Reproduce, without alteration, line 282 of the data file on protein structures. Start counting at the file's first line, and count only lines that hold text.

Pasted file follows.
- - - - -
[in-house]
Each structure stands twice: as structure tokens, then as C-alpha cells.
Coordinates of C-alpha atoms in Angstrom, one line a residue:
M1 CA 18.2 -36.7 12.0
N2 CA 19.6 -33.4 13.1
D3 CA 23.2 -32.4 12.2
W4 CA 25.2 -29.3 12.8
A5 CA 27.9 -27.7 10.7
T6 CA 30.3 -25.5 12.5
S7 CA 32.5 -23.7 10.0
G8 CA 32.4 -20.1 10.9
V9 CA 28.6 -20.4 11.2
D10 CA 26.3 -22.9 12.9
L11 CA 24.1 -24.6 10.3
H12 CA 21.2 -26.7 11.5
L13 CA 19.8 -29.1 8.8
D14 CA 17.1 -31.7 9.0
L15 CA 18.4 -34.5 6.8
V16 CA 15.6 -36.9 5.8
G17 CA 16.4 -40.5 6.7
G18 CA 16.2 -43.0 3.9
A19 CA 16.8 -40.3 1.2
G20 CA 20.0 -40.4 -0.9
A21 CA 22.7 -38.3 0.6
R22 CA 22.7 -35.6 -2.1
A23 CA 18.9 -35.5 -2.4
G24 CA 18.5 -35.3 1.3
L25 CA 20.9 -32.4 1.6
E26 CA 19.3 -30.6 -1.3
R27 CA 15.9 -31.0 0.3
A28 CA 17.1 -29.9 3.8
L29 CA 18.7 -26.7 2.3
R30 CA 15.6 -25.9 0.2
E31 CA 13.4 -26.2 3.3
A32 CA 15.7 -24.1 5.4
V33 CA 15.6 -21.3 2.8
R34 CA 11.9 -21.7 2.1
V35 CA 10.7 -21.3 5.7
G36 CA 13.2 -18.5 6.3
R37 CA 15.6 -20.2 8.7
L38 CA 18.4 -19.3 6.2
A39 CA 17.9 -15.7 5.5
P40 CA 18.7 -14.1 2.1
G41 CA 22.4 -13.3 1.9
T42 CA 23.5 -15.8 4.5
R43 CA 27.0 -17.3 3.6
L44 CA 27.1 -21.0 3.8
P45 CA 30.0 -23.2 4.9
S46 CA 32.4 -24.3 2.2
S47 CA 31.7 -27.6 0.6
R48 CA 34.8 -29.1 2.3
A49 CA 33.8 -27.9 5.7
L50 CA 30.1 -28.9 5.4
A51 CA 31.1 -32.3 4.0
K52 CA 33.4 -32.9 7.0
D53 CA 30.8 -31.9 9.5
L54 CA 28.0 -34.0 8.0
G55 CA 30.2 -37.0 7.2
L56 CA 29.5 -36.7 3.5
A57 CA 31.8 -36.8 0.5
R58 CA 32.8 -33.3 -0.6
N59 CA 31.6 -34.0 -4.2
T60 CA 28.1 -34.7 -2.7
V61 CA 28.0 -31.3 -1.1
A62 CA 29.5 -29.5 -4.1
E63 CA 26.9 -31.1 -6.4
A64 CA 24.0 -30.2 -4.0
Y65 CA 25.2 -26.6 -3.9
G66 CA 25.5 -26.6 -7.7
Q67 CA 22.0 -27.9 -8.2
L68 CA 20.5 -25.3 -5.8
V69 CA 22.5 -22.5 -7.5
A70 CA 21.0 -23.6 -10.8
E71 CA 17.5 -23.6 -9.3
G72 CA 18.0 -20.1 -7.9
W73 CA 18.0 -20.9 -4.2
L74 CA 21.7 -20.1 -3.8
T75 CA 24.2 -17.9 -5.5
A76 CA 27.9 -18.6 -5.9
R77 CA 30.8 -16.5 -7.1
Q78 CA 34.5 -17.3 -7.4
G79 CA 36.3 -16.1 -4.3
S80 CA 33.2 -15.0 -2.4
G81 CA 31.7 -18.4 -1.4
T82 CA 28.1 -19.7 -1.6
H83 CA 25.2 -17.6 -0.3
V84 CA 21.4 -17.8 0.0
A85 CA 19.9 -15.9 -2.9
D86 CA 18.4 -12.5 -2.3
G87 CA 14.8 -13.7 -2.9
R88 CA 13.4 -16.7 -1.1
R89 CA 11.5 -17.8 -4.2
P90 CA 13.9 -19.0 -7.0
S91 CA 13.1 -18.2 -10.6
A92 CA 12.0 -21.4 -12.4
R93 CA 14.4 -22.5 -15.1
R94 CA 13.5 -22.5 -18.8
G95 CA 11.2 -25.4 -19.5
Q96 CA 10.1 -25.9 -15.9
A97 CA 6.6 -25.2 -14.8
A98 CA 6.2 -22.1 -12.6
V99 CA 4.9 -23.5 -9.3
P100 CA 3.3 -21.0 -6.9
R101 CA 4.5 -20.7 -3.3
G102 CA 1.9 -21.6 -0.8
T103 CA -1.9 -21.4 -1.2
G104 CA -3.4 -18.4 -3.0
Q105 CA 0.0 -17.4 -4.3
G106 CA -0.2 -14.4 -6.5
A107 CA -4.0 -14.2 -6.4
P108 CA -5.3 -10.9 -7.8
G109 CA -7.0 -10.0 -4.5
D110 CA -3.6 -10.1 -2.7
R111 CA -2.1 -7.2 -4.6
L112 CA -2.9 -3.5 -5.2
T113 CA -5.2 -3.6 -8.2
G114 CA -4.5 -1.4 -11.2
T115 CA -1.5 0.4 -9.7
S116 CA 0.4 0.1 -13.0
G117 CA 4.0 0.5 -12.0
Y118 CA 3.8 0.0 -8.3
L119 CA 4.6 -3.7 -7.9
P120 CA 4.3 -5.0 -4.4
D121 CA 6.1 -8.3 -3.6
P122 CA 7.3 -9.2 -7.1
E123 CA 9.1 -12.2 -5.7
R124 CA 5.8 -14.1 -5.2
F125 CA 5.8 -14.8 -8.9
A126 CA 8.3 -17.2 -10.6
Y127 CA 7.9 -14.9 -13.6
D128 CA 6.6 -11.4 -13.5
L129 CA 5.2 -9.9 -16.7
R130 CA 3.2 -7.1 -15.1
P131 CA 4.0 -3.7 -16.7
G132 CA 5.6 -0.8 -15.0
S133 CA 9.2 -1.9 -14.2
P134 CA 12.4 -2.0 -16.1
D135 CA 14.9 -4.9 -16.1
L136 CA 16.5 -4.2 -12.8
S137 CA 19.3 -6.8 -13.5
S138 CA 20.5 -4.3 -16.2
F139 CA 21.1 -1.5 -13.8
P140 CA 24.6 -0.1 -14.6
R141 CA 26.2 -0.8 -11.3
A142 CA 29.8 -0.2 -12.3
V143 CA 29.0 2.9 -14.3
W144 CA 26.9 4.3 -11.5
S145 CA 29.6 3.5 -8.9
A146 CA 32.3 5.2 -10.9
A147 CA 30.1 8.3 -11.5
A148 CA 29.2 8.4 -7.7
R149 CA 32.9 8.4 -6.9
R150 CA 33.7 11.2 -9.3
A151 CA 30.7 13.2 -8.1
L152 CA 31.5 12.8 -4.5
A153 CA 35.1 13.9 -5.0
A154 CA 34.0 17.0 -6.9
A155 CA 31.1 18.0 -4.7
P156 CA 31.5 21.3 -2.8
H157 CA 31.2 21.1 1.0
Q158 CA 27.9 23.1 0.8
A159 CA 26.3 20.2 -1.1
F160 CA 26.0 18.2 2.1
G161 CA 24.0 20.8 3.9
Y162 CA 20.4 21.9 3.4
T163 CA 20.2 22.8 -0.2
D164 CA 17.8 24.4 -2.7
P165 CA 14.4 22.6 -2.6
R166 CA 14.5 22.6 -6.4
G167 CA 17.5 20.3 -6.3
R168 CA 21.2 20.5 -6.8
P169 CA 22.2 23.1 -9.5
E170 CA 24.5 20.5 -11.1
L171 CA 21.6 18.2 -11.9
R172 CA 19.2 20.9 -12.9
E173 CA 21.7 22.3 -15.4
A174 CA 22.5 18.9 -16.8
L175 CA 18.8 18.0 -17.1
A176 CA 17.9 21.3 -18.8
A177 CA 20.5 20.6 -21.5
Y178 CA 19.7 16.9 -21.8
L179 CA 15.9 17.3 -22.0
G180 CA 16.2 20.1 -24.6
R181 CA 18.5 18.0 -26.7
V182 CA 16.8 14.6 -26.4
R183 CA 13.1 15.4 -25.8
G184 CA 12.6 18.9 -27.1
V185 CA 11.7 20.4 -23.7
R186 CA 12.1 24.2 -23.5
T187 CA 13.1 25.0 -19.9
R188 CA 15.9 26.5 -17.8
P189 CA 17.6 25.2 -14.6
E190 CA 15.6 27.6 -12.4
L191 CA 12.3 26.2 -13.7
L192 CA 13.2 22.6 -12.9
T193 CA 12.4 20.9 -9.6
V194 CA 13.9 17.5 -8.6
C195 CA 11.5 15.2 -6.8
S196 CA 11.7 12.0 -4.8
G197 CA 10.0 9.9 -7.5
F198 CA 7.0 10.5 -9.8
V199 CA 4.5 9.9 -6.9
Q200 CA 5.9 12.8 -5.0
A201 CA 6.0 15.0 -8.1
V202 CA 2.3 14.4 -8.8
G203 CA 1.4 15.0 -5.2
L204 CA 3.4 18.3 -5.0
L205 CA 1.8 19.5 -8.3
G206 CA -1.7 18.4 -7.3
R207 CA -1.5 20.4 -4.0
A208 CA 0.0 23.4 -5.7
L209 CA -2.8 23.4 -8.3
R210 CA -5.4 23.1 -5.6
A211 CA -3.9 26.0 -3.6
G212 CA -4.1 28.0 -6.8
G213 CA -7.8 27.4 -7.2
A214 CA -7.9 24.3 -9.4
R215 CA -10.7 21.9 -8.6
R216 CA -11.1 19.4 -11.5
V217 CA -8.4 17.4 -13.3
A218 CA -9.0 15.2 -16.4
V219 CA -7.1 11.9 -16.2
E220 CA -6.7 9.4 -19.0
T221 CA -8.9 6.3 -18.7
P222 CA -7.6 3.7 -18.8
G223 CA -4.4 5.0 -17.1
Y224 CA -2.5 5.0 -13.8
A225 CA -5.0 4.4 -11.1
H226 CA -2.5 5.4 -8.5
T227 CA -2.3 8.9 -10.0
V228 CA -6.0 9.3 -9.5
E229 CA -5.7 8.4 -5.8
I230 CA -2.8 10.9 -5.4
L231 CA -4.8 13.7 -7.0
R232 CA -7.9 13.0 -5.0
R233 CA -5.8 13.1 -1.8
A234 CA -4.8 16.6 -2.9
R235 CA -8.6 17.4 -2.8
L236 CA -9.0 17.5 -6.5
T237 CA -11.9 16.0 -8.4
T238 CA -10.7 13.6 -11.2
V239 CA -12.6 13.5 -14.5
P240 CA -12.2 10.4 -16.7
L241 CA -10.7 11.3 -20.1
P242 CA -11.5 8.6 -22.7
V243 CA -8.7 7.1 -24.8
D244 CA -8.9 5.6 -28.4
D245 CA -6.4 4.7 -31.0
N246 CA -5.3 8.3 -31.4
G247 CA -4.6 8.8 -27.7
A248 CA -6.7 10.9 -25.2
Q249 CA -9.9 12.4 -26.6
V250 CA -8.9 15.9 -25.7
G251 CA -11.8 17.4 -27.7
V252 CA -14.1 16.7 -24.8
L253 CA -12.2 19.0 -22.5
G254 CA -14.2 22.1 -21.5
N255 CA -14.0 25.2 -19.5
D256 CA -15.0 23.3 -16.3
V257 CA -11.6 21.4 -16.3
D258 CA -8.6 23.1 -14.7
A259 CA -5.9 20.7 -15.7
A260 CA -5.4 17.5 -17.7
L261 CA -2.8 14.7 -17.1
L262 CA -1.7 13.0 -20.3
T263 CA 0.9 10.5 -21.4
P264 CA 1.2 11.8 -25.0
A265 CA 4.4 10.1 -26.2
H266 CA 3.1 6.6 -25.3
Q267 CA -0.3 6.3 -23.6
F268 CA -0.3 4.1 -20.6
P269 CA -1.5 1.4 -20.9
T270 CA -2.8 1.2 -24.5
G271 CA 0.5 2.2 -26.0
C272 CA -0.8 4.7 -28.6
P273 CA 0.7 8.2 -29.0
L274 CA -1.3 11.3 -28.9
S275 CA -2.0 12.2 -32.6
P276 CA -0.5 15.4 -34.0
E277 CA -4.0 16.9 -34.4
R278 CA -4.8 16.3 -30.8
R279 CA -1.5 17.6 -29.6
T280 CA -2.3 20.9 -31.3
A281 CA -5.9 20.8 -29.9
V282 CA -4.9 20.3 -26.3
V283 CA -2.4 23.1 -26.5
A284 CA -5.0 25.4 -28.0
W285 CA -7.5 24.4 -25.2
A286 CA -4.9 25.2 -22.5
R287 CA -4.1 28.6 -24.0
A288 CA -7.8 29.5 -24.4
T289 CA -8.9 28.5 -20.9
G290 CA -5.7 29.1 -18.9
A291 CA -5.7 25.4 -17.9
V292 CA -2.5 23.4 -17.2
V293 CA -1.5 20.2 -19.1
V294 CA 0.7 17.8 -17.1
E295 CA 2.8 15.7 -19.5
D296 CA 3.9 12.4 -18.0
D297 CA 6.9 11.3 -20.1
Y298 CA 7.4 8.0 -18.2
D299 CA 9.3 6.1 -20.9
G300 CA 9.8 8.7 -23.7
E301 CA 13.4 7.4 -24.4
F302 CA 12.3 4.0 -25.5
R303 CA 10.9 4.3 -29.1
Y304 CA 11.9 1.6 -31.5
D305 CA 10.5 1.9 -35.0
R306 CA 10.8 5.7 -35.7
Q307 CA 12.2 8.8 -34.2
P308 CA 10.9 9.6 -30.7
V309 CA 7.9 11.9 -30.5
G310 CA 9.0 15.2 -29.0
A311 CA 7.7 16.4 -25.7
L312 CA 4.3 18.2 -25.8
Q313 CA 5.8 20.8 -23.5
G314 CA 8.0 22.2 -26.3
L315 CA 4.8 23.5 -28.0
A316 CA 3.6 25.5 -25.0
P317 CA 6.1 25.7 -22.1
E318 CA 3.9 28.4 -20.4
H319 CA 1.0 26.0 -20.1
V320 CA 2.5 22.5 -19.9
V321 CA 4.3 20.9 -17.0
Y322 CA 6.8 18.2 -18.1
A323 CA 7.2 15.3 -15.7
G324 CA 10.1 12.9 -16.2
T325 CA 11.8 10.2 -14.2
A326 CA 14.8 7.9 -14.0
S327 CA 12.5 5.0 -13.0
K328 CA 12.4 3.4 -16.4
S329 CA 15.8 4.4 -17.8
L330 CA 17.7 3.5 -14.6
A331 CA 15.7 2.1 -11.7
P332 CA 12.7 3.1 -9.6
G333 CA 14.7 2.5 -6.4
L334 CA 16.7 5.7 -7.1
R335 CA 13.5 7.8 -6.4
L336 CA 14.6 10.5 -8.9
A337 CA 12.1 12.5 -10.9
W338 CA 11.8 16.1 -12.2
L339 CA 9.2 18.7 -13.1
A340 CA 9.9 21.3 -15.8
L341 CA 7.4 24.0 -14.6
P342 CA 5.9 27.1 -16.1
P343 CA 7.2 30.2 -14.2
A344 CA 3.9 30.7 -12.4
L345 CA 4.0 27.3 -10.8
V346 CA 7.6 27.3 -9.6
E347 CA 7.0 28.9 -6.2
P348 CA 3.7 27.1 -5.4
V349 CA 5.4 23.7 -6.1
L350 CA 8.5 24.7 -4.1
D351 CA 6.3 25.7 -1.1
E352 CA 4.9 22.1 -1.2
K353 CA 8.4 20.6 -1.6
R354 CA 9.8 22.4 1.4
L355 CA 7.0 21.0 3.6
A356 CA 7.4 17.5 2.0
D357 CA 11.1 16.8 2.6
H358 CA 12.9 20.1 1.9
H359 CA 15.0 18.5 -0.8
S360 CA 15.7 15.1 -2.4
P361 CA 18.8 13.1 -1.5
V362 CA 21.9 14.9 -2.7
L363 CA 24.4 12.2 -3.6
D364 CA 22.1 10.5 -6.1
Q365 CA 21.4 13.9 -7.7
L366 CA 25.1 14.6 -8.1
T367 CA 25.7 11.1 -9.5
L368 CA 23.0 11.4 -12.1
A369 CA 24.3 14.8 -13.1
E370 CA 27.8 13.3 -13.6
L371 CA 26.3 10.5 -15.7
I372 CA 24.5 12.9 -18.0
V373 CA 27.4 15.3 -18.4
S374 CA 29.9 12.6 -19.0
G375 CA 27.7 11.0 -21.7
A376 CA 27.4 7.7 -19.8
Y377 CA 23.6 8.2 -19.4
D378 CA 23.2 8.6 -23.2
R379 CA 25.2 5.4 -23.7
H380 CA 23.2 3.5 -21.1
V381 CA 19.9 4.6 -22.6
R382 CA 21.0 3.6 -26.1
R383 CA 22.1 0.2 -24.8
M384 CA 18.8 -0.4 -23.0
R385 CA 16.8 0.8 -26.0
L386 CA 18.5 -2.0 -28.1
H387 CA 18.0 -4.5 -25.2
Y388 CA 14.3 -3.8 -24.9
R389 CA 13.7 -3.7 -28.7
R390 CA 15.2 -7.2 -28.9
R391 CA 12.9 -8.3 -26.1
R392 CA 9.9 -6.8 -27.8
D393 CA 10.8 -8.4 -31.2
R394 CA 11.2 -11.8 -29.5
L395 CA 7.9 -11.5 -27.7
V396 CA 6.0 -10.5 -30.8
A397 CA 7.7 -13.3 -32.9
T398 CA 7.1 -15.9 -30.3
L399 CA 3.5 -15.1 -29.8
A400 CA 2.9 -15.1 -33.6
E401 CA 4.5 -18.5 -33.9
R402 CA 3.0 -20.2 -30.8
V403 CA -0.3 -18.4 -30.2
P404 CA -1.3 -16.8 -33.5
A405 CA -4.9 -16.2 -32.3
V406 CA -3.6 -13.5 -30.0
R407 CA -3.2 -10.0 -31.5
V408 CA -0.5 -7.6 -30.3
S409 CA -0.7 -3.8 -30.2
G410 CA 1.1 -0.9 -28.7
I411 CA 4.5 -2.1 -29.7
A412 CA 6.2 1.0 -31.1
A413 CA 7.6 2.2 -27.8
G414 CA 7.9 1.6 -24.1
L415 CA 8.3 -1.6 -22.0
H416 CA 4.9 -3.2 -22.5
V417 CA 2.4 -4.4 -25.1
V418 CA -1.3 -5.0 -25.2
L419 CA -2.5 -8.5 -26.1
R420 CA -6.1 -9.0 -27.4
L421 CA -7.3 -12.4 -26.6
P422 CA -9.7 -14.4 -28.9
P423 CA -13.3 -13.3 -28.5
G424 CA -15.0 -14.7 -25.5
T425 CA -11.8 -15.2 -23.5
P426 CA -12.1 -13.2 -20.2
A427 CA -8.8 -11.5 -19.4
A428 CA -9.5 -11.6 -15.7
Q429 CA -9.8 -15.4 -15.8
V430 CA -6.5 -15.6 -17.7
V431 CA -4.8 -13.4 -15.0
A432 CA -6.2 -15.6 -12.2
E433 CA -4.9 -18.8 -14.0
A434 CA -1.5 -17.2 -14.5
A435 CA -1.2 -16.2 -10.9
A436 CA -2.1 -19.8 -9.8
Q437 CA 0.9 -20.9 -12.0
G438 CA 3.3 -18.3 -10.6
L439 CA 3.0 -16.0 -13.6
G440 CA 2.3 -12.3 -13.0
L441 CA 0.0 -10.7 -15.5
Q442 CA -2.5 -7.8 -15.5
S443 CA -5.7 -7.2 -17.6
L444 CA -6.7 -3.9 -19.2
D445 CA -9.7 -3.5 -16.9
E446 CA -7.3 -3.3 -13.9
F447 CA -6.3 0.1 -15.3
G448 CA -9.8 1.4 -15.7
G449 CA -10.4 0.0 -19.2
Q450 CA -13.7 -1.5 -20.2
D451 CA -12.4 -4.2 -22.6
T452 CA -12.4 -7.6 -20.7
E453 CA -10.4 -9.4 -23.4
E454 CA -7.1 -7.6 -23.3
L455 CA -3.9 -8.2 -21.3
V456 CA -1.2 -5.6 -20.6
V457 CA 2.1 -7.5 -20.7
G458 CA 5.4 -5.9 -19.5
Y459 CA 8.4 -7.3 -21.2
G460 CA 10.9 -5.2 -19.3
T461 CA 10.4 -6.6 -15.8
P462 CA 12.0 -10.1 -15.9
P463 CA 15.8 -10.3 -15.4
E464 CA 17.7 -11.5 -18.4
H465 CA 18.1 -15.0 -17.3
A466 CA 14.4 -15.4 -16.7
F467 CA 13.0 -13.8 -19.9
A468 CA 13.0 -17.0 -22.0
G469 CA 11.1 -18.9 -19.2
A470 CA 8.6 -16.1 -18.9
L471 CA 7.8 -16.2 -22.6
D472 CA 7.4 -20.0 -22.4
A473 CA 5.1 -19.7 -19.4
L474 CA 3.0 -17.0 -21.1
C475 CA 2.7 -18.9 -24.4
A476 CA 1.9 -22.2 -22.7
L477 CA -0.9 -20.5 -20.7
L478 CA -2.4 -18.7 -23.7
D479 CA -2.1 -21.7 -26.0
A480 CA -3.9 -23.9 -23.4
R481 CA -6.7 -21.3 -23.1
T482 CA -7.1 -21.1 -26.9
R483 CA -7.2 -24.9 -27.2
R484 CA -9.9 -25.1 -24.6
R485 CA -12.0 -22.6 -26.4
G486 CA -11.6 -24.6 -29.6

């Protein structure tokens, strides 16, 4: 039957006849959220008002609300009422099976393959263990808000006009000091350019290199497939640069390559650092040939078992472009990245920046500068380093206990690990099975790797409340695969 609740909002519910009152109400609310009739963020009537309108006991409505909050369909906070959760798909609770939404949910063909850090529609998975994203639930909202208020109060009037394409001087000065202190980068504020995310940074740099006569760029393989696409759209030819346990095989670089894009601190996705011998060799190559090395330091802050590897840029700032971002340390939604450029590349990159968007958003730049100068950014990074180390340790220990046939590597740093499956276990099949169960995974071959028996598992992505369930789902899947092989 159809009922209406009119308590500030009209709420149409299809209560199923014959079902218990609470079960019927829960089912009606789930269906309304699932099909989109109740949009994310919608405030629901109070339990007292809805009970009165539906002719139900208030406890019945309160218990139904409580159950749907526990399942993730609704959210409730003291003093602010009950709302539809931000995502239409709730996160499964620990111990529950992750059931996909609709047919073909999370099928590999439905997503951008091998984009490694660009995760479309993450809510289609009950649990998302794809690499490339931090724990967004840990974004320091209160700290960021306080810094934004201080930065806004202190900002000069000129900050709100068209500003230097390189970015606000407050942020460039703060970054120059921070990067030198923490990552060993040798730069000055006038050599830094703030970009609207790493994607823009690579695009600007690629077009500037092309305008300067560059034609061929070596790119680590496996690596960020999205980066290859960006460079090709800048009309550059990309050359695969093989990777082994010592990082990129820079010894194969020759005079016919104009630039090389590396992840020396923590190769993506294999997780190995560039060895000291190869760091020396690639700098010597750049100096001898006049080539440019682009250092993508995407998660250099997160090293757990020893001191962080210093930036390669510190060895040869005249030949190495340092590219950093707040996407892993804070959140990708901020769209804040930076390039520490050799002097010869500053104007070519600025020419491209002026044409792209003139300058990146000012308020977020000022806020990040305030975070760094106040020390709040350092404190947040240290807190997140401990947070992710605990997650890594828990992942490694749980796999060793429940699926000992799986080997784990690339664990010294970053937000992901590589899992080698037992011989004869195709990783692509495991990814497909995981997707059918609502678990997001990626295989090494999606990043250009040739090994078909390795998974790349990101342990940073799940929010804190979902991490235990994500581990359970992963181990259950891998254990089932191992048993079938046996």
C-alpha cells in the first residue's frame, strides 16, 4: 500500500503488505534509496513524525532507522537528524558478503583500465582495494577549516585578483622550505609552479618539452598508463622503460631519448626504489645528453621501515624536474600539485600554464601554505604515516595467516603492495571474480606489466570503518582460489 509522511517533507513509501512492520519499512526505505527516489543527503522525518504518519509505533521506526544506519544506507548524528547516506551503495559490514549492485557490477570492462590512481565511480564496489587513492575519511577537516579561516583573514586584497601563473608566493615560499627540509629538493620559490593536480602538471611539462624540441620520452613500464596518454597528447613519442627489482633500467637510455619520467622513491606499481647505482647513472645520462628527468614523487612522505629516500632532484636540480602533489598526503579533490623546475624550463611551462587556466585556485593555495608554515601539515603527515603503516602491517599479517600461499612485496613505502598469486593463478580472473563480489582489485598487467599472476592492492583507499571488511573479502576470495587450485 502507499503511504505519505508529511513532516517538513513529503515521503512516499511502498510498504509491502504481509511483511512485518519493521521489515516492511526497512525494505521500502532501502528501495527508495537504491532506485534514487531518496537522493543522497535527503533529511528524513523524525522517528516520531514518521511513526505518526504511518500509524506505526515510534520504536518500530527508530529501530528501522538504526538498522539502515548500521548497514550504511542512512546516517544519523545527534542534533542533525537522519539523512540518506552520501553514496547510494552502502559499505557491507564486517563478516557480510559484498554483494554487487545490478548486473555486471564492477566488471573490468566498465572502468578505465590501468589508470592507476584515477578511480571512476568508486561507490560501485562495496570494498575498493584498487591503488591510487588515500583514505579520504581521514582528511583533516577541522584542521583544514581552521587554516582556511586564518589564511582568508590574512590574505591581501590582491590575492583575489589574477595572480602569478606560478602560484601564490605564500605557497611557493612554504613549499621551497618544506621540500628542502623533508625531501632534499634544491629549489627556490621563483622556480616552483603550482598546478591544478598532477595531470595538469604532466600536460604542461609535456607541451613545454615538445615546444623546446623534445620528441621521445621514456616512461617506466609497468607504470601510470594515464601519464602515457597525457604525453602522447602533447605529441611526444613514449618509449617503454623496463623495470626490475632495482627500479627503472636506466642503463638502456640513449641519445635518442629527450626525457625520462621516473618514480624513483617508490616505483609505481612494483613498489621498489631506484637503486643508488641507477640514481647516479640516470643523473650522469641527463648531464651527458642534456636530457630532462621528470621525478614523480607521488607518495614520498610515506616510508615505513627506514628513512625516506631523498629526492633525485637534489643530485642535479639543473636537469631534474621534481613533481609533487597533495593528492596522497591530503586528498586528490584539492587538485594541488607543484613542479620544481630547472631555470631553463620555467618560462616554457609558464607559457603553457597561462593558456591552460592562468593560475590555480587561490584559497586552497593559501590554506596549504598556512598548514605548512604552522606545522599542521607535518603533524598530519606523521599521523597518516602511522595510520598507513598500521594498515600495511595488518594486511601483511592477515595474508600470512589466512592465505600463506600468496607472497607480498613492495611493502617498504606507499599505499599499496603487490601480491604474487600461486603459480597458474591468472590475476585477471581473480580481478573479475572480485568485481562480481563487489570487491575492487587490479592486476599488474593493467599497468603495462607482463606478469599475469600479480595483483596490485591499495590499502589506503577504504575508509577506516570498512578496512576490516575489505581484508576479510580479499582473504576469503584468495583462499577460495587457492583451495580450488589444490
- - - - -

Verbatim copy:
R279 CA -1.5 17.6 -29.6